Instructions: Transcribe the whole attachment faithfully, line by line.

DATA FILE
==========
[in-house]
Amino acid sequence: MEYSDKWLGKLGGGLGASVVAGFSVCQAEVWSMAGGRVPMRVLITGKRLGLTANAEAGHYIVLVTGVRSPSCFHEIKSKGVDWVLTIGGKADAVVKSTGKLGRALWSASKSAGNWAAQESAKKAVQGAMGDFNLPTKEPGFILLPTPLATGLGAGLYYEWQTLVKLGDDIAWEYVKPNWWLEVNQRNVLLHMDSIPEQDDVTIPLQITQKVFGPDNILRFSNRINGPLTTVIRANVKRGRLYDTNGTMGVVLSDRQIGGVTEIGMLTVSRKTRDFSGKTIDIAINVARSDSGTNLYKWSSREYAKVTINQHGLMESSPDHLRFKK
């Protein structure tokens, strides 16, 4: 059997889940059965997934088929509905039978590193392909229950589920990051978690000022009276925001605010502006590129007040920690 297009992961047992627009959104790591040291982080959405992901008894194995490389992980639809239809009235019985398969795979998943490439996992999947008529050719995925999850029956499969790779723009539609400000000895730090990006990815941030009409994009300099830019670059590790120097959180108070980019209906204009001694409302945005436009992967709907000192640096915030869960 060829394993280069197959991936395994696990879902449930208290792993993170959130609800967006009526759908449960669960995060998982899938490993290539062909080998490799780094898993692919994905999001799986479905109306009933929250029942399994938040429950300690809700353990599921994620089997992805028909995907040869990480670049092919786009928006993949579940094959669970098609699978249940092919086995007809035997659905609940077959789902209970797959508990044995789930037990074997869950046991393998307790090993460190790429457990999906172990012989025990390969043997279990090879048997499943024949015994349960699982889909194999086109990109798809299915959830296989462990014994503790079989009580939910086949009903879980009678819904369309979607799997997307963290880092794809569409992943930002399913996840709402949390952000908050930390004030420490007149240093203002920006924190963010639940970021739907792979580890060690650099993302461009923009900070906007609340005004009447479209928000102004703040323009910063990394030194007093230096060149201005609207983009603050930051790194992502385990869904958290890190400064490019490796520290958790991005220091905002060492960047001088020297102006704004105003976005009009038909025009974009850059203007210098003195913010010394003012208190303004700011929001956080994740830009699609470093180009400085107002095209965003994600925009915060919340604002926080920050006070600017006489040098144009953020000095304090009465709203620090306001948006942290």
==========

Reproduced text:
[in-house]
Amino acid sequence: MEYSDKWLGKLGGGLGASVVAGFSVCQAEVWSMAGGRVPMRVLITGKRLGLTANAEAGHYIVLVTGVRSPSCFHEIKSKGVDWVLTIGGKADAVVKSTGKLGRALWSASKSAGNWAAQESAKKAVQGAMGDFNLPTKEPGFILLPTPLATGLGAGLYYEWQTLVKLGDDIAWEYVKPNWWLEVNQRNVLLHMDSIPEQDDVTIPLQITQKVFGPDNILRFSNRINGPLTTVIRANVKRGRLYDTNGTMGVVLSDRQIGGVTEIGMLTVSRKTRDFSGKTIDIAINVARSDSGTNLYKWSSREYAKVTINQHGLMESSPDHLRFKK
């Protein structure tokens, strides 16, 4: 059997889940059965997934088929509905039978590193392909229950589920990051978690000022009276925001605010502006590129007040920690 297009992961047992627009959104790591040291982080959405992901008894194995490389992980639809239809009235019985398969795979998943490439996992999947008529050719995925999850029956499969790779723009539609400000000895730090990006990815941030009409994009300099830019670059590790120097959180108070980019209906204009001694409302945005436009992967709907000192640096915030869960 060829394993280069197959991936395994696990879902449930208290792993993170959130609800967006009526759908449960669960995060998982899938490993290539062909080998490799780094898993692919994905999001799986479905109306009933929250029942399994938040429950300690809700353990599921994620089997992805028909995907040869990480670049092919786009928006993949579940094959669970098609699978249940092919086995007809035997659905609940077959789902209970797959508990044995789930037990074997869950046991393998307790090993460190790429457990999906172990012989025990390969043997279990090879048997499943024949015994349960699982889909194999086109990109798809299915959830296989462990014994503790079989009580939910086949009903879980009678819904369309979607799997997307963290880092794809569409992943930002399913996840709402949390952000908050930390004030420490007149240093203002920006924190963010639940970021739907792979580890060690650099993302461009923009900070906007609340005004009447479209928000102004703040323009910063990394030194007093230096060149201005609207983009603050930051790194992502385990869904958290890190400064490019490796520290958790991005220091905002060492960047001088020297102006704004105003976005009009038909025009974009850059203007210098003195913010010394003012208190303004700011929001956080994740830009699609470093180009400085107002095209965003994600925009915060919340604002926080920050006070600017006489040098144009953020000095304090009465709203620090306001948006942290």